Lynne Munson, executive director of Common Core, a Washington non-profit that supports liberal-arts education in public schools, says it's not even clear whether the emphasis on STEM skills has produced more scientists and mathematicians. "We'd argue that you're more likely to get people excelling in all fields if they're given a rich, comprehensive education from the start," she says. "You want more physicists? Make sure kids are getting literature and history."

In 2007, amid a renewed push in Congress to get more taxpayer funding for science teachers — and more student aid for science and engineering majors — Teitelbaum told lawmakers that no objective data have found overall shortages of scientists and engineers.

Such warnings, he said, are "simply the expressions of interests by interest groups and their lobbyists." He cited companies that employ scientists and engineers, universities, and even immigration lawyers.

Limited growth possible

Rapid increases in federal funding for research and education, Teitelbaum said, are "more likely than not to further destabilize career paths for junior scientists," as more funding will generate "substantial growth" in slots for graduate students but only limited growth in the number of career scientific positions down the line.

John Holdren, Obama's science adviser, disagrees.

He says he's "optimistic that the jobs for them will materialize."

"Obviously we've suffered in the past from a boom-and-bust syndrome in funding for science and technology," he says, "and we're looking to try to avoid that going forward."

Holdren says he has considered "the size of the pipeline vs. the size of the market," but he and other administration advisers are convinced the USA needs more — not fewer — scientists and engineers. "More and more the challenges we face are going to require big infusions of science and technology to get solved."

In his National Academies speech, for example, Obama pointed to energy and climate as areas needing infusions of scientific talent.

But nearly two years after he testified before Congress, Teitelbaum says the global financial crisis — and the U.S. government's bid to provide stimulus aid for research — may make the employment picture even worse.

Many of the engineers and mathematicians who helped Wall Street firms develop complex credit default swaps and financial derivatives, he says, are finding themselves out of work as their employers shed jobs. And the billions of dollars that Congress promises to help sustain research will probably dry up after two or three years.

"We don't know how that's going to work out through the system," he says.

Holdren notes that Obama has committed to spending 3% of the USA's gross domestic product on research. In the long run, he says, it'll require "a substantial stepping up by the private sector, which funds about two-thirds of R&D (research and development) in this country right now and will have to continue to do that."

Scan Bureau of Labor Statistics projections and you won't find words like "crisis" or even "shortfall."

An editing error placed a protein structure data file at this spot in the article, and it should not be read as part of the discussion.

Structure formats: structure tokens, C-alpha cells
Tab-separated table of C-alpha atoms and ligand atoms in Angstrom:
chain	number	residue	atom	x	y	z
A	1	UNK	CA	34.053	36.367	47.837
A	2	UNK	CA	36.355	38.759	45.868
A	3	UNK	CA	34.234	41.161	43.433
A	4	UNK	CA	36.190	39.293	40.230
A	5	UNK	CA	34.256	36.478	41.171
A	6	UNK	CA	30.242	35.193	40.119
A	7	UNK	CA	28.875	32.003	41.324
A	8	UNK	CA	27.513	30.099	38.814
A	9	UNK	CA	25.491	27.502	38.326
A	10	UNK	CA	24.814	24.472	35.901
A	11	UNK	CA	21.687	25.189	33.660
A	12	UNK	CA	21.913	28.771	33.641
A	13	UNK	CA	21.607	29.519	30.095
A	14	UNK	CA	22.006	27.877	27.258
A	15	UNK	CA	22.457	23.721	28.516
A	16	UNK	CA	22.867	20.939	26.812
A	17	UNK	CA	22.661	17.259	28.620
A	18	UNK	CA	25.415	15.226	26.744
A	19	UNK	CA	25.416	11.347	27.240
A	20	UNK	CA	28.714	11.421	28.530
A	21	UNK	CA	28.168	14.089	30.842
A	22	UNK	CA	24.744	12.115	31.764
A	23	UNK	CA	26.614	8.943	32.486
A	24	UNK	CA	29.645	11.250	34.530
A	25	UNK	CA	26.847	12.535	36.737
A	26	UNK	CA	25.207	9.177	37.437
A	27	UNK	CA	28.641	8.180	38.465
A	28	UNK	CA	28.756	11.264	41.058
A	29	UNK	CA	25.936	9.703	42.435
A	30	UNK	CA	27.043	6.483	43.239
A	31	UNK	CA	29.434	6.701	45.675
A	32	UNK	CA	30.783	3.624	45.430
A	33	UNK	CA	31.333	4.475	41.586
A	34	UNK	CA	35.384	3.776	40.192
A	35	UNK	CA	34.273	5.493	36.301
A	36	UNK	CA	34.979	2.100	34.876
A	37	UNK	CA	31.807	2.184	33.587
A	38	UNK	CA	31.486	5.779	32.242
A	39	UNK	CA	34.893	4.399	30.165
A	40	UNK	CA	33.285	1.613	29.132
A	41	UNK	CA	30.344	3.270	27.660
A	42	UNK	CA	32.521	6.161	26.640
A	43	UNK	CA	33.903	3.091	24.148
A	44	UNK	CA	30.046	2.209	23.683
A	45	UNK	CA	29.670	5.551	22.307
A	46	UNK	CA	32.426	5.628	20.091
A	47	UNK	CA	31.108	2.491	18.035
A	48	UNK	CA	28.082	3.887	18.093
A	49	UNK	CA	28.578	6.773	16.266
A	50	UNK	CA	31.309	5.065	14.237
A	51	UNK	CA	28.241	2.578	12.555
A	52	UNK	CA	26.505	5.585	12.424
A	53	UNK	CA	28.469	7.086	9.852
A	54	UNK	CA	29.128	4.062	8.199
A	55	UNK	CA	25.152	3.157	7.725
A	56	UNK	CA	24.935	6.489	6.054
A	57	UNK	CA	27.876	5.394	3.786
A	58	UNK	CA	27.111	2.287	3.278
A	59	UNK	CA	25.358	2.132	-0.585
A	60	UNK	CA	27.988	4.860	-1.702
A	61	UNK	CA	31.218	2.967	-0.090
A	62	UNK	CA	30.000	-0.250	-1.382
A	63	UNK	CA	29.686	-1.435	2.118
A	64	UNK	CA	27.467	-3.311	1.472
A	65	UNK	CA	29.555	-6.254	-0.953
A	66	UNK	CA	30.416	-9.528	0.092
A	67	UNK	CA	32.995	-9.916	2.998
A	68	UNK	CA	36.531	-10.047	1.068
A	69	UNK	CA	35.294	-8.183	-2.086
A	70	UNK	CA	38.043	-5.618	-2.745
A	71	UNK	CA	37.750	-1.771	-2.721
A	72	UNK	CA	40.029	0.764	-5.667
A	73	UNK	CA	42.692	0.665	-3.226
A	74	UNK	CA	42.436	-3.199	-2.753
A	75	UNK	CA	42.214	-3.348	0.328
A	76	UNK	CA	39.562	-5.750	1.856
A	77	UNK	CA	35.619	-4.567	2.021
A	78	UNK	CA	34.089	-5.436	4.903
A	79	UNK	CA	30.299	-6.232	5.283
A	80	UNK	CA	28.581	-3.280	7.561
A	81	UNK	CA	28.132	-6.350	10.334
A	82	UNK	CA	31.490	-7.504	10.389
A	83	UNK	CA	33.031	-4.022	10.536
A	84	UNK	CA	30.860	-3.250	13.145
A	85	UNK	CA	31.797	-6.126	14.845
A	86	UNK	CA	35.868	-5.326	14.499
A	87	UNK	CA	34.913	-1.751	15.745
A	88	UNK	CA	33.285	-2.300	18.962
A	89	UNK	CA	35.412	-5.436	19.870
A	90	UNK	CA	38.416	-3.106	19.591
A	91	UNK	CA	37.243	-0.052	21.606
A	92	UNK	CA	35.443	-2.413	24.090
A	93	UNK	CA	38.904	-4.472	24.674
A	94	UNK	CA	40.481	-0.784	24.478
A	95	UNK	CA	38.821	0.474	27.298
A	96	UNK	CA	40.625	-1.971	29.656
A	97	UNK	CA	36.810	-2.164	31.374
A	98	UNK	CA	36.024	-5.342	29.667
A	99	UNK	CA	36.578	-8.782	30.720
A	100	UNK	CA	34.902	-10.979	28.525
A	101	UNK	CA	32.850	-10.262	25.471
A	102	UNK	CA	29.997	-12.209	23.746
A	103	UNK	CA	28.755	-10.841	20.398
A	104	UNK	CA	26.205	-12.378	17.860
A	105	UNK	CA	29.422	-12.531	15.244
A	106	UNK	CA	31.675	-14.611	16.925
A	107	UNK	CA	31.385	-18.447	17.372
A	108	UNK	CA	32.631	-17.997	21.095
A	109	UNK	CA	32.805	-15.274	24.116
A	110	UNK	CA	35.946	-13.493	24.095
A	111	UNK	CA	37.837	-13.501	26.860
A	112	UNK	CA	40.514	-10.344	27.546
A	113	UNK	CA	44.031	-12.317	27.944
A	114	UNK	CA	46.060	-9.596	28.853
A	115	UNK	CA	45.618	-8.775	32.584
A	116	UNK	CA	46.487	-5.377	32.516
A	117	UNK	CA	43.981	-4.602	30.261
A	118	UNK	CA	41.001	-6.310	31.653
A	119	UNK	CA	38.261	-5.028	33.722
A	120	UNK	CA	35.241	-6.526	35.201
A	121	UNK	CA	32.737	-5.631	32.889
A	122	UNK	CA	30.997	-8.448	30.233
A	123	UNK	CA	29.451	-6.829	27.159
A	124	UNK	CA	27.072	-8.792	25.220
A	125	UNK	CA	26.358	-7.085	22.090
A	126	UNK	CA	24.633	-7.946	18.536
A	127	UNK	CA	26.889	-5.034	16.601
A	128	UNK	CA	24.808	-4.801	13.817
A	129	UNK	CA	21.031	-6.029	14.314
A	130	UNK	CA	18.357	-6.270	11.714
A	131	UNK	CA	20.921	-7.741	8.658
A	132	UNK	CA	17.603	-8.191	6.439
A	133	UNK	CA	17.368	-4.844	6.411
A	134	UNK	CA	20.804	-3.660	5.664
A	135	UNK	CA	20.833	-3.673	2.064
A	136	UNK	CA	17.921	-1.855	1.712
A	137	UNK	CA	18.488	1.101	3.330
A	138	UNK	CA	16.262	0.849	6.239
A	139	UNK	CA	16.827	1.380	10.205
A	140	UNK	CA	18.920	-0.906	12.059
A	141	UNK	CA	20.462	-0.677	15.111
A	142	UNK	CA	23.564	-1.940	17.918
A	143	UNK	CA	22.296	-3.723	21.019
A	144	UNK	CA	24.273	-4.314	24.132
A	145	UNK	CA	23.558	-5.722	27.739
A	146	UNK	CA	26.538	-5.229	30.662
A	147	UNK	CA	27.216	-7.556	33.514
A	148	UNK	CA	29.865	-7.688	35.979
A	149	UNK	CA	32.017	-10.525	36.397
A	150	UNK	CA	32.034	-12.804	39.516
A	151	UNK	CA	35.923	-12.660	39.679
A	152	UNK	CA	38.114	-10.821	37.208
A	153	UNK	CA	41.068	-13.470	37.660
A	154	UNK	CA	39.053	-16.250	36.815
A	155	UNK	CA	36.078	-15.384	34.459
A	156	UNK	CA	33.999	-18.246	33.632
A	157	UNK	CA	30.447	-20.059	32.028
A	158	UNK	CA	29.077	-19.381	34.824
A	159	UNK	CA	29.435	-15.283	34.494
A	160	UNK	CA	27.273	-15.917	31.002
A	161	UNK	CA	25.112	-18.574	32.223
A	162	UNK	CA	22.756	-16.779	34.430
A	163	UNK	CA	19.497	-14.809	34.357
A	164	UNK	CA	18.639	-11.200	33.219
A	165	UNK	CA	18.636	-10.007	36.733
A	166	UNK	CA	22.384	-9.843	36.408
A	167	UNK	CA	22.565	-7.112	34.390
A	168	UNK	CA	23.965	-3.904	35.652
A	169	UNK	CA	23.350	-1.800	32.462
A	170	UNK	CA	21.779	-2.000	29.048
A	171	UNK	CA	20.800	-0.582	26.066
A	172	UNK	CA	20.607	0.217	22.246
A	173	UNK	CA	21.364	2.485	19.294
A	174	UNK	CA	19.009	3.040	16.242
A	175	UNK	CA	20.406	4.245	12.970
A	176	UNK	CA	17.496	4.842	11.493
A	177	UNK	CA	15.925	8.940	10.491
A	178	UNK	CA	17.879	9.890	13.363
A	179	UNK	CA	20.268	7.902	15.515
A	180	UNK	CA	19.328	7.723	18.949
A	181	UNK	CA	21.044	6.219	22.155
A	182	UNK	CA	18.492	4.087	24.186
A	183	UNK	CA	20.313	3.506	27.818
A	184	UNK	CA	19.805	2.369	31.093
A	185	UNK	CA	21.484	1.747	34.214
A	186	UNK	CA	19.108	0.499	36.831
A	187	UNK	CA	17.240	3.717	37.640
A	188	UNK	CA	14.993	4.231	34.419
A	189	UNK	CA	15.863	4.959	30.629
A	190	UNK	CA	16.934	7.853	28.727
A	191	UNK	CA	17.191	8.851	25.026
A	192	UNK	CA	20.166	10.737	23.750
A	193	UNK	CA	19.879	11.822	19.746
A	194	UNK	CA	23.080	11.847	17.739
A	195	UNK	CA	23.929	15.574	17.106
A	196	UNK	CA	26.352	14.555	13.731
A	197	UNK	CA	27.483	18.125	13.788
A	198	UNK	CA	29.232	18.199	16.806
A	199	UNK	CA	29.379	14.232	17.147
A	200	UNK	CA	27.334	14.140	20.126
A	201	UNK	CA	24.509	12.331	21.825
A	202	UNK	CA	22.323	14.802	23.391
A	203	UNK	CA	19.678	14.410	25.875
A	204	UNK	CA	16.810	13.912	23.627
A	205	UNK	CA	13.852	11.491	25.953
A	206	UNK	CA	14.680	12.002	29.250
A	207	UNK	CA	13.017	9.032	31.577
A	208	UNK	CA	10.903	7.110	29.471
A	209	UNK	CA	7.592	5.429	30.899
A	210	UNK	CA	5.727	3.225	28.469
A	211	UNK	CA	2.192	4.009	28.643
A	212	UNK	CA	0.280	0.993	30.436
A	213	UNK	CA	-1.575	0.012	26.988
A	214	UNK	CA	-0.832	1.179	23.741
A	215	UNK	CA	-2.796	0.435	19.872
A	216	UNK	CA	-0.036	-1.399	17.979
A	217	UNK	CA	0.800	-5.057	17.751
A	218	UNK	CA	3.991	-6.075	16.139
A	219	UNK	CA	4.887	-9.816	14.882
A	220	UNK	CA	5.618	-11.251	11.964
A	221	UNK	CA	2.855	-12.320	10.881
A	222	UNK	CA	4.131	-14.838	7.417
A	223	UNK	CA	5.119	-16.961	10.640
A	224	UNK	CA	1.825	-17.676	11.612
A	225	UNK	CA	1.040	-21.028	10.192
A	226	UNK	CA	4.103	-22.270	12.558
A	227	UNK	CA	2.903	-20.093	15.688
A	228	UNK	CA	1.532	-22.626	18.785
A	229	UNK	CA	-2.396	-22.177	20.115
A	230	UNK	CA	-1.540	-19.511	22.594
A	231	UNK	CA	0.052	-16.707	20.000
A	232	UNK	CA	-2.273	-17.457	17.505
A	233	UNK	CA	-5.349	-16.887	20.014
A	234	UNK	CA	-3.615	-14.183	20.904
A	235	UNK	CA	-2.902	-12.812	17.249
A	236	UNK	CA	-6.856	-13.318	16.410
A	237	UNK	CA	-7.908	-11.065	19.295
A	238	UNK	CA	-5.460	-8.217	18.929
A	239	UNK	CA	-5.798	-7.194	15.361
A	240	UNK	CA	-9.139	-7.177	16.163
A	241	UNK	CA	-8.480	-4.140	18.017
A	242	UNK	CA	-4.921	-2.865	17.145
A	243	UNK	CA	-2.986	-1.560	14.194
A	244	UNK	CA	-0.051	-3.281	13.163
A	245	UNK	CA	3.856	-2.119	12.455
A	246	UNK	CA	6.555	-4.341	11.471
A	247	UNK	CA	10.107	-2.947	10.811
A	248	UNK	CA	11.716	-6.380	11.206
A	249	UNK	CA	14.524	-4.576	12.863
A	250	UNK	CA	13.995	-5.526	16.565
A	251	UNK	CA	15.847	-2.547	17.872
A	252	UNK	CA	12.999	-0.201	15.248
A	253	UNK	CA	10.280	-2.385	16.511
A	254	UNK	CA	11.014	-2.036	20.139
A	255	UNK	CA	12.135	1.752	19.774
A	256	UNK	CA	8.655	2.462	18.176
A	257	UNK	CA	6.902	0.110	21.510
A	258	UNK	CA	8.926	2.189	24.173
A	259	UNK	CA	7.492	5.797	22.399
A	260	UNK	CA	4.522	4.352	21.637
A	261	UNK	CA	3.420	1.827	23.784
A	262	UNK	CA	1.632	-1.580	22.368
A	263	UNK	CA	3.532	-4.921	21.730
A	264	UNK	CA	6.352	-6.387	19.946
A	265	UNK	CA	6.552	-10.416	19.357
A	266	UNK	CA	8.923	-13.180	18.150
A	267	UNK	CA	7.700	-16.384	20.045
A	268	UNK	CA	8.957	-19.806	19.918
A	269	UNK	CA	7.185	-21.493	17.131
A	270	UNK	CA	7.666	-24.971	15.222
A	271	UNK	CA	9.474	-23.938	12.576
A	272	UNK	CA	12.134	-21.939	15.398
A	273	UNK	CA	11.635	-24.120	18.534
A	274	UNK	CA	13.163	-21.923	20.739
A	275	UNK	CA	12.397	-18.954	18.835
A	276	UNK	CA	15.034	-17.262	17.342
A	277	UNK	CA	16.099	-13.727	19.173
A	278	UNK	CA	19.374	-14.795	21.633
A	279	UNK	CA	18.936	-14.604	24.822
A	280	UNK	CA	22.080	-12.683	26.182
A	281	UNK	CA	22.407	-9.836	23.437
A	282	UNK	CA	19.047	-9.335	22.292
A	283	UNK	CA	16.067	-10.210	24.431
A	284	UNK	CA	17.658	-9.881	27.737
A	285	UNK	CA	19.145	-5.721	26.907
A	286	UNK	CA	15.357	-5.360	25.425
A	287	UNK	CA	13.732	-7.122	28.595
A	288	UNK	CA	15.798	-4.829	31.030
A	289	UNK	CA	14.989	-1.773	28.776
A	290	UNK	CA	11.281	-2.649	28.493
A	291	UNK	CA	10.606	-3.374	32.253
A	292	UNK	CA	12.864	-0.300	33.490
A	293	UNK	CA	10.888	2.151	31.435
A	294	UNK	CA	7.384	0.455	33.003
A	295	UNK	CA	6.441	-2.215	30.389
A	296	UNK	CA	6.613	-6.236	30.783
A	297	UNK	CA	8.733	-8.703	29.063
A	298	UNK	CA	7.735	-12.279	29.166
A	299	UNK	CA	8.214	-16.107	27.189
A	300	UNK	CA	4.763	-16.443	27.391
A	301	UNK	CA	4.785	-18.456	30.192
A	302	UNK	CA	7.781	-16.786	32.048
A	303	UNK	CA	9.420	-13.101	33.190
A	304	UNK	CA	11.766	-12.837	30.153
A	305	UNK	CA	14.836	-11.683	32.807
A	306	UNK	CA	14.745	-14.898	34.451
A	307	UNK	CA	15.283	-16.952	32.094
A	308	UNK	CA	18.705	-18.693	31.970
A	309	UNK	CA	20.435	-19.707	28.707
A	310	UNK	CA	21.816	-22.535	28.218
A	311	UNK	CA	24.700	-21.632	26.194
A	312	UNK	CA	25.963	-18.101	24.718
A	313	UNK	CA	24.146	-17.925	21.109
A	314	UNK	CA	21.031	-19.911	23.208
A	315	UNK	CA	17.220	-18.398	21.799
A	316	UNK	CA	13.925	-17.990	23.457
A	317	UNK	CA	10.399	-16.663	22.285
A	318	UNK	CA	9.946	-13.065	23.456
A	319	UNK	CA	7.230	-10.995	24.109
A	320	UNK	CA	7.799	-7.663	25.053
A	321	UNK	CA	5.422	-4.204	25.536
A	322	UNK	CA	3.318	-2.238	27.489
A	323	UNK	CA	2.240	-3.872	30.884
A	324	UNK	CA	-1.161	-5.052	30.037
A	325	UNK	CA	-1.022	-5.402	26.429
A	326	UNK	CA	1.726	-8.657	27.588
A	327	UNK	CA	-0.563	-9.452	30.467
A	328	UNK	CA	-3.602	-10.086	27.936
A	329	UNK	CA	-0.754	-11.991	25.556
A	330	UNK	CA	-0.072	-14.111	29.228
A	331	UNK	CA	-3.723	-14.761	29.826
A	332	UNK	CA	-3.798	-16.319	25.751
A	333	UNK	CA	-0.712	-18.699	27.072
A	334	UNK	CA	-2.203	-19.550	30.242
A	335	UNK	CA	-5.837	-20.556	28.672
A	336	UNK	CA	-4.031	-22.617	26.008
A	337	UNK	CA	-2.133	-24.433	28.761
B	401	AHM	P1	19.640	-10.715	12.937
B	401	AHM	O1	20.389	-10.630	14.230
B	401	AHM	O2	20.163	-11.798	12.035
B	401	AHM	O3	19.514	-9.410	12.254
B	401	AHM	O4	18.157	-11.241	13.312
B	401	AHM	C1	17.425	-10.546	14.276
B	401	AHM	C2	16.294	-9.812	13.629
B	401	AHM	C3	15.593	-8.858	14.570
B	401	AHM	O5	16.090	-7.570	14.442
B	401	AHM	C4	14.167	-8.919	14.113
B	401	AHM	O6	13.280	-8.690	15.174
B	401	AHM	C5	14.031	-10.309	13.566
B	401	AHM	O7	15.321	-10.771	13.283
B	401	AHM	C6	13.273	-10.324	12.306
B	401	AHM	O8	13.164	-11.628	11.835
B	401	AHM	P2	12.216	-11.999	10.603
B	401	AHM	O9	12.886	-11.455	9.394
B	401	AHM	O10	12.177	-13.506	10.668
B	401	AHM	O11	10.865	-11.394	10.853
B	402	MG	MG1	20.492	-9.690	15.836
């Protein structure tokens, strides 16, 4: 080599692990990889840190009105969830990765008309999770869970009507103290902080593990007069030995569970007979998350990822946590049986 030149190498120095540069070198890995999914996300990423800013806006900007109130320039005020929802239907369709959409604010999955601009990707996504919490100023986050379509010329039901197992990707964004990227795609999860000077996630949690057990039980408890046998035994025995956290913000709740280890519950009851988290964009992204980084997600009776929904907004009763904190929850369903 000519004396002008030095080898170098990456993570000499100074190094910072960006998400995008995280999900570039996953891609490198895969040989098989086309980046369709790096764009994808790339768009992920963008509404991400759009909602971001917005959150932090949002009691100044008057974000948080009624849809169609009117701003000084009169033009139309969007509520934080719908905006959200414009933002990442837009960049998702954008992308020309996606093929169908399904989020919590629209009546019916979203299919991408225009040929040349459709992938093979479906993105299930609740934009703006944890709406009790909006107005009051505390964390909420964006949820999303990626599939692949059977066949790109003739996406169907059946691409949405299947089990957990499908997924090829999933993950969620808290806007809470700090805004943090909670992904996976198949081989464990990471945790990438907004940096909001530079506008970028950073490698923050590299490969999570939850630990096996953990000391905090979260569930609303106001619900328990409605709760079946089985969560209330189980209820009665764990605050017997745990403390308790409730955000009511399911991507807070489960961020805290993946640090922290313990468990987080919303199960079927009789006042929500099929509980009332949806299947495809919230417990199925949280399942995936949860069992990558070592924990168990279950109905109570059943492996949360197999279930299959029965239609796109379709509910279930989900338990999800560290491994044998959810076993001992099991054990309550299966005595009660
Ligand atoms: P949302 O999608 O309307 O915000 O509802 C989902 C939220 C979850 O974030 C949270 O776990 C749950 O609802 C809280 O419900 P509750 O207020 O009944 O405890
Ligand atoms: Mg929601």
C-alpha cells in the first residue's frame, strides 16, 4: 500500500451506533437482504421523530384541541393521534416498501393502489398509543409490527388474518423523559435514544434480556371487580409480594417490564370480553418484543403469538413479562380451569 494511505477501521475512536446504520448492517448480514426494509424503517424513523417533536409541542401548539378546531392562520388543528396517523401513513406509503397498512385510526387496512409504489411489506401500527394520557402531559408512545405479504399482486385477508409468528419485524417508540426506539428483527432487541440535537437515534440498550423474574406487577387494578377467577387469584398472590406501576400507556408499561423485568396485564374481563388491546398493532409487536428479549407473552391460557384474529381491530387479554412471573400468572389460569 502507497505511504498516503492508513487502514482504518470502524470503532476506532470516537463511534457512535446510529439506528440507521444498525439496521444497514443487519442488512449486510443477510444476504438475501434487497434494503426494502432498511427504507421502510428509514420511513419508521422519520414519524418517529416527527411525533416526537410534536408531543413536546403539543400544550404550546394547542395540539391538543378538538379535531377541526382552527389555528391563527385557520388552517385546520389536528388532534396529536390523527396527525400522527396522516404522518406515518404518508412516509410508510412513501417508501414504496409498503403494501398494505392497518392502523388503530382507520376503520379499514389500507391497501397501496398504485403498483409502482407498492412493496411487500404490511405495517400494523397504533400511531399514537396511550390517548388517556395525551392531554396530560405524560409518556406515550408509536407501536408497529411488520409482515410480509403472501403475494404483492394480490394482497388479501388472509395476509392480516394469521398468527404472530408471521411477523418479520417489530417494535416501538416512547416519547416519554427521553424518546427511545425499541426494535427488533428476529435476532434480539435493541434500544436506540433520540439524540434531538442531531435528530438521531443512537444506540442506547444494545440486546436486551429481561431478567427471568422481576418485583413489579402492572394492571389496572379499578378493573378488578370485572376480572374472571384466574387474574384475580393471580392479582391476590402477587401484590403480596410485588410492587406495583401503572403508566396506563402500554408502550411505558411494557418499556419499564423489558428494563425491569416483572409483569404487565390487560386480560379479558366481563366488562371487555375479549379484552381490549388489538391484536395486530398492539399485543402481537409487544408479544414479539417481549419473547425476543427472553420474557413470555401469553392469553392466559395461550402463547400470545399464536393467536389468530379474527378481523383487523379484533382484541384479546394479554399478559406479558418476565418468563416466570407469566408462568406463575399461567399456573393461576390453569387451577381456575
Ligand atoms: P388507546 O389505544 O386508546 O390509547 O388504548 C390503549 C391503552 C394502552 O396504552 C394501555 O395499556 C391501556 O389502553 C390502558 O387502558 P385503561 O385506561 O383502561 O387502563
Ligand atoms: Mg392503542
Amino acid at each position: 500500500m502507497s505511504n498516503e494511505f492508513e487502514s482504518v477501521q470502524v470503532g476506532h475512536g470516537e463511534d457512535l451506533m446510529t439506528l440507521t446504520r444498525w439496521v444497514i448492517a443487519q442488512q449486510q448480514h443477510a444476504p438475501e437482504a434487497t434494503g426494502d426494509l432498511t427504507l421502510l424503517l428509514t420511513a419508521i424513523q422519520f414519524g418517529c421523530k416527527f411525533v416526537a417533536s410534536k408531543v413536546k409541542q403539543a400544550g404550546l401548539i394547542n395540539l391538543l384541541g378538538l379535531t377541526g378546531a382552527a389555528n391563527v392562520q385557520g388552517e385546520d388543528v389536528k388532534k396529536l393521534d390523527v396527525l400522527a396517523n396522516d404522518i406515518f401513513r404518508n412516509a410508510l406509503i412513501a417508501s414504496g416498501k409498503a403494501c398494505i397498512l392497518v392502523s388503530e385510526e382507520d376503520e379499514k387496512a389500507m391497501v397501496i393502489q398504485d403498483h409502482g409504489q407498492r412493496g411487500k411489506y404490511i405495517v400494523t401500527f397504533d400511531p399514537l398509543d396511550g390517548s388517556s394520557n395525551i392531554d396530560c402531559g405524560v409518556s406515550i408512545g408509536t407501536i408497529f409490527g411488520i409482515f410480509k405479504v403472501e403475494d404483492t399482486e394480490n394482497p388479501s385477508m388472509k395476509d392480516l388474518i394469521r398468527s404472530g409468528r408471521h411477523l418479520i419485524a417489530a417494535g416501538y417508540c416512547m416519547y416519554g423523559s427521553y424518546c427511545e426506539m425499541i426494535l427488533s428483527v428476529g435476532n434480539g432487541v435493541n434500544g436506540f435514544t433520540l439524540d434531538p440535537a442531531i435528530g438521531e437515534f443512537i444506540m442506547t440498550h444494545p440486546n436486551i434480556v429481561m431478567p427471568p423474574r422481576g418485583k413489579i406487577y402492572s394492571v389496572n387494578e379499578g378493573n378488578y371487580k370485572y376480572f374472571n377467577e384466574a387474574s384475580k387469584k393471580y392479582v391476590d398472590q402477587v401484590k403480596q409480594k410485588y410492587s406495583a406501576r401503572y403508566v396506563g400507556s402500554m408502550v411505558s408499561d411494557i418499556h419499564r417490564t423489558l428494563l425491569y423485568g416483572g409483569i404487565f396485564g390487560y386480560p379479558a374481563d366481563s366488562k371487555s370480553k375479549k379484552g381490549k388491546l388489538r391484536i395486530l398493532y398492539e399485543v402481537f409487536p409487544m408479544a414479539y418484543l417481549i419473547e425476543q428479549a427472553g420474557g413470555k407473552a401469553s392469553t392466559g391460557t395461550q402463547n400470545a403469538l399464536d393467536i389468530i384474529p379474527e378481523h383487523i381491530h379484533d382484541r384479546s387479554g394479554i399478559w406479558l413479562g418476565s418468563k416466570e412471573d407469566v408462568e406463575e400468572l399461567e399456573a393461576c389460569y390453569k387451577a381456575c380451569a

In its most recent Occupational Outlook Handbook, BLS says engineering employment is, indeed, expected to grow 11% by 2016 — a 1.3% average yearly increase typical for all occupations — but that the number of engineering graduates "should be in rough balance with the number of job openings."

The number of engineering bachelor's degrees grew 10% from 2000 to 2005, according to the National Science Foundation, a 1.7% average yearly increase.

You won't find hand-wringing, but you find handbook analysts warning that off-shoring of engineering work "will likely dampen domestic employment growth to some degree."

Worldwide, BLS says, well-trained, often English-speaking engineers are "willing to work at much lower salaries than U.S. engineers."

A good problem to have?

Meanwhile, a few education policy experts say the push for more scientists and engineers has already prompted many public high schools to dilute Advanced Placement classes in a bid to attract more kids.

"We're doing this with the same juvenile, fad-minded overselling and incoherence that we deploy in the face of any major new education project," says Rick Hess of the American Enterprise Institute, a conservative Washington think tank.

"We want to imagine that we can make schools dance in a way that'll quickly deliver subtle refinements in output," he says. "The problem is that we can't currently provide schools that do their core work passably well. All of our STEM aspirations risk becoming a whole new set of distractions, programs and silliness — and all in order to make, at most, marginal differences."

But Education Secretary Arne Duncan says a surplus of STEM graduates is a problem he'd like to have.

"As we get more and more of these technological breakthroughs, there are going to be jobs in fields available that don't even exist today. If these guys can come out and be those innovators and be those creators and inventors, they're going to create new opportunities that we can't even envision or begin to comprehend today."

Contributing: Traci Watson